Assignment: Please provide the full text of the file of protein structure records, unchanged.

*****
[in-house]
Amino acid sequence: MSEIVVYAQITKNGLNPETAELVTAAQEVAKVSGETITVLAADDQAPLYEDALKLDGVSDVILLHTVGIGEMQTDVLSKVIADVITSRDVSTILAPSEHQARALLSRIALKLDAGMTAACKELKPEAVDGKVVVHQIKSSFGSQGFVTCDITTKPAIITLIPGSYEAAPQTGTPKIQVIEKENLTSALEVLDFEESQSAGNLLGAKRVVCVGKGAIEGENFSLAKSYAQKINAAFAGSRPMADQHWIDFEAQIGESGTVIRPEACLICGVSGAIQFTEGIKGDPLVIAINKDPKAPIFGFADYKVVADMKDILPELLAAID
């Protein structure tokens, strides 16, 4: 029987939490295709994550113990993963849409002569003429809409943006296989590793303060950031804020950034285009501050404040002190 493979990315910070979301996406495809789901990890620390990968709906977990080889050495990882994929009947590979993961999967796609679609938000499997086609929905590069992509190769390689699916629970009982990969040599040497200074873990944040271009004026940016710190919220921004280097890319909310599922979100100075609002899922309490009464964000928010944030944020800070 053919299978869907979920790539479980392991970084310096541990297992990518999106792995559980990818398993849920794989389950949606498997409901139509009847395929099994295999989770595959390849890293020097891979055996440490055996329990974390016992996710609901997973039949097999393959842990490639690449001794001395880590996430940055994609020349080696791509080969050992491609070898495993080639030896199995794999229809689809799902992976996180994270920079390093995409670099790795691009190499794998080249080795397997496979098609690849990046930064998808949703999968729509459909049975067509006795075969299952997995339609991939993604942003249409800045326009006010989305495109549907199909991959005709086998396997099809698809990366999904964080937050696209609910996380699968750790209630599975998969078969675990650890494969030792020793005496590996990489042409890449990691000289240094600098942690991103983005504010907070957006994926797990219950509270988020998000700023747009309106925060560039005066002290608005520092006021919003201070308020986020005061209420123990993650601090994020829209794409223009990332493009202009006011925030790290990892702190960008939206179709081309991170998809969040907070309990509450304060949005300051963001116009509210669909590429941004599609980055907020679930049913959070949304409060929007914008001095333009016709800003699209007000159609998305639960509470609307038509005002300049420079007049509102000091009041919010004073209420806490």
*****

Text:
[in-house]
Amino acid sequence: MSEIVVYAQITKNGLNPETAELVTAAQEVAKVSGETITVLAADDQAPLYEDALKLDGVSDVILLHTVGIGEMQTDVLSKVIADVITSRDVSTILAPSEHQARALLSRIALKLDAGMTAACKELKPEAVDGKVVVHQIKSSFGSQGFVTCDITTKPAIITLIPGSYEAAPQTGTPKIQVIEKENLTSALEVLDFEESQSAGNLLGAKRVVCVGKGAIEGENFSLAKSYAQKINAAFAGSRPMADQHWIDFEAQIGESGTVIRPEACLICGVSGAIQFTEGIKGDPLVIAINKDPKAPIFGFADYKVVADMKDILPELLAAID
């Protein structure tokens, strides 16, 4: 029987939490295709994550113990993963849409002569003429809409943006296989590793303060950031804020950034285009501050404040002190 493979990315910070979301996406495809789901990890620390990968709906977990080889050495990882994929009947590979993961999967796609679609938000499997086609929905590069992509190769390689699916629970009982990969040599040497200074873990944040271009004026940016710190919220921004280097890319909310599922979100100075609002899922309490009464964000928010944030944020800070 053919299978869907979920790539479980392991970084310096541990297992990518999106792995559980990818398993849920794989389950949606498997409901139509009847395929099994295999989770595959390849890293020097891979055996440490055996329990974390016992996710609901997973039949097999393959842990490639690449001794001395880590996430940055994609020349080696791509080969050992491609070898495993080639030896199995794999229809689809799902992976996180994270920079390093995409670099790795691009190499794998080249080795397997496979098609690849990046930064998808949703999968729509459909049975067509006795075969299952997995339609991939993604942003249409800045326009006010989305495109549907199909991959005709086998396997099809698809990366999904964080937050696209609910996380699968750790209630599975998969078969675990650890494969030792020793005496590996990489042409890449990691000289240094600098942690991103983005504010907070957006994926797990219950509270988020998000700023747009309106925060560039005066002290608005520092006021919003201070308020986020005061209420123990993650601090994020829209794409223009990332493009202009006011925030790290990892702190960008939206179709081309991170998809969040907070309990509450304060949005300051963001116009509210669909590429941004599609980055907020679930049913959070949304409060929007914008001095333009016709800003699209007000159609998305639960509470609307038509005002300049420079007049509102000091009041919010004073209420806490």